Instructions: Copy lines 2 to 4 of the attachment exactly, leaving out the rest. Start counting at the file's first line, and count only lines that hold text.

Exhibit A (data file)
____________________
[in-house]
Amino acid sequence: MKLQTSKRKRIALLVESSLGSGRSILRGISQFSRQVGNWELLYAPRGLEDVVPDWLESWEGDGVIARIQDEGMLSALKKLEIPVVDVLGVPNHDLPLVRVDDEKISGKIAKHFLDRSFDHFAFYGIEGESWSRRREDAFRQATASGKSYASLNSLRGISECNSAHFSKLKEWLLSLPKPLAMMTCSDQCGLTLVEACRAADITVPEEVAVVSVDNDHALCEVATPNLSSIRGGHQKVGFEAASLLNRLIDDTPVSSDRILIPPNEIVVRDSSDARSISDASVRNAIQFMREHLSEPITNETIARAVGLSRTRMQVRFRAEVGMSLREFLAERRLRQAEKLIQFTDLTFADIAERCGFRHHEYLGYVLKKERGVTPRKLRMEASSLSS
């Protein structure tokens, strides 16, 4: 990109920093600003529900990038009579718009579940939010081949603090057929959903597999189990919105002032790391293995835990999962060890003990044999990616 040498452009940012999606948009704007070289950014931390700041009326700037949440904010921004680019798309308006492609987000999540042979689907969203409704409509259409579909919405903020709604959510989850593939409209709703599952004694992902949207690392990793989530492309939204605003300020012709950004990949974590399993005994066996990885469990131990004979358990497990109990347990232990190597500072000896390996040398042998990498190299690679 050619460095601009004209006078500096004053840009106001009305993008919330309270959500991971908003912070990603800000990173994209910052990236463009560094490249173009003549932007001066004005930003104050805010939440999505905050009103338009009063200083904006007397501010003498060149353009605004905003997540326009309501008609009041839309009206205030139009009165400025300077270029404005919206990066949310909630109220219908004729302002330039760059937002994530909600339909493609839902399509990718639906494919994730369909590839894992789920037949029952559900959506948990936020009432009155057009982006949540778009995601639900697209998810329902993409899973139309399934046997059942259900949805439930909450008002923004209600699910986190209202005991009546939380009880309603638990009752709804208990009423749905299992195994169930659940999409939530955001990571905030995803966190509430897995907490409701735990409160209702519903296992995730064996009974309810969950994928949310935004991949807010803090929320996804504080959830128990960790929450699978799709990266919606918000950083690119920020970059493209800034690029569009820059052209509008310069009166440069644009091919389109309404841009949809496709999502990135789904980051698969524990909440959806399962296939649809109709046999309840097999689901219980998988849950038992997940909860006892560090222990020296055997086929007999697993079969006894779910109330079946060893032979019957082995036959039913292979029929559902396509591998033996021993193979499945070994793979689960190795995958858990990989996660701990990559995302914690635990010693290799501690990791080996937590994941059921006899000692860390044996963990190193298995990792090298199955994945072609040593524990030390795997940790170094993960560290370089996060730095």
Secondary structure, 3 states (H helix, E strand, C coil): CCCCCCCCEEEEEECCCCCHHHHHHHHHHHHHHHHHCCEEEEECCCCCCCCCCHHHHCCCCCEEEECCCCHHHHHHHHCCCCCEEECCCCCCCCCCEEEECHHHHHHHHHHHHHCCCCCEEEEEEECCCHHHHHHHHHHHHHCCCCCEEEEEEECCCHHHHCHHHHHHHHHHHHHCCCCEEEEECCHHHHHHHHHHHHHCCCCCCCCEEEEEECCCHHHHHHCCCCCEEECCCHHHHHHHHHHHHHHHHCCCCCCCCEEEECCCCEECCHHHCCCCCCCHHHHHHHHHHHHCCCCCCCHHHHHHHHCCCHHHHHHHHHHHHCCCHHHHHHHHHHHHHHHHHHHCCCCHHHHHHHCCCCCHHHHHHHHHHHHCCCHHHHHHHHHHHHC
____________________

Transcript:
Amino acid sequence: MKLQTSKRKRIALLVESSLGSGRSILRGISQFSRQVGNWELLYAPRGLEDVVPDWLESWEGDGVIARIQDEGMLSALKKLEIPVVDVLGVPNHDLPLVRVDDEKISGKIAKHFLDRSFDHFAFYGIEGESWSRRREDAFRQATASGKSYASLNSLRGISECNSAHFSKLKEWLLSLPKPLAMMTCSDQCGLTLVEACRAADITVPEEVAVVSVDNDHALCEVATPNLSSIRGGHQKVGFEAASLLNRLIDDTPVSSDRILIPPNEIVVRDSSDARSISDASVRNAIQFMREHLSEPITNETIARAVGLSRTRMQVRFRAEVGMSLREFLAERRLRQAEKLIQFTDLTFADIAERCGFRHHEYLGYVLKKERGVTPRKLRMEASSLSS
């Protein structure tokens, strides 16, 4: 990109920093600003529900990038009579718009579940939010081949603090057929959903597999189990919105002032790391293995835990999962060890003990044999990616 040498452009940012999606948009704007070289950014931390700041009326700037949440904010921004680019798309308006492609987000999540042979689907969203409704409509259409579909919405903020709604959510989850593939409209709703599952004694992902949207690392990793989530492309939204605003300020012709950004990949974590399993005994066996990885469990131990004979358990497990109990347990232990190597500072000896390996040398042998990498190299690679 050619460095601009004209006078500096004053840009106001009305993008919330309270959500991971908003912070990603800000990173994209910052990236463009560094490249173009003549932007001066004005930003104050805010939440999505905050009103338009009063200083904006007397501010003498060149353009605004905003997540326009309501008609009041839309009206205030139009009165400025300077270029404005919206990066949310909630109220219908004729302002330039760059937002994530909600339909493609839902399509990718639906494919994730369909590839894992789920037949029952559900959506948990936020009432009155057009982006949540778009995601639900697209998810329902993409899973139309399934046997059942259900949805439930909450008002923004209600699910986190209202005991009546939380009880309603638990009752709804208990009423749905299992195994169930659940999409939530955001990571905030995803966190509430897995907490409701735990409160209702519903296992995730064996009974309810969950994928949310935004991949807010803090929320996804504080959830128990960790929450699978799709990266919606918000950083690119920020970059493209800034690029569009820059052209509008310069009166440069644009091919389109309404841009949809496709999502990135789904980051698969524990909440959806399962296939649809109709046999309840097999689901219980998988849950038992997940909860006892560090222990020296055997086929007999697993079969006894779910109330079946060893032979019957082995036959039913292979029929559902396509591998033996021993193979499945070994793979689960190795995958858990990989996660701990990559995302914690635990010693290799501690990791080996937590994941059921006899000692860390044996963990190193298995990792090298199955994945072609040593524990030390795997940790170094993960560290370089996060730095």
Secondary structure, 3 states (H helix, E strand, C coil): CCCCCCCCEEEEEECCCCCHHHHHHHHHHHHHHHHHCCEEEEECCCCCCCCCCHHHHCCCCCEEEECCCCHHHHHHHHCCCCCEEECCCCCCCCCCEEEECHHHHHHHHHHHHHCCCCCEEEEEEECCCHHHHHHHHHHHHHCCCCCEEEEEEECCCHHHHCHHHHHHHHHHHHHCCCCEEEEECCHHHHHHHHHHHHHCCCCCCCCEEEEEECCCHHHHHHCCCCCEEECCCHHHHHHHHHHHHHHHHCCCCCCCCEEEECCCCEECCHHHCCCCCCCHHHHHHHHHHHHCCCCCCCHHHHHHHHCCCHHHHHHHHHHHHCCCHHHHHHHHHHHHHHHHHHHCCCCHHHHHHHCCCCCHHHHHHHHHHHHCCCHHHHHHHHHHHHC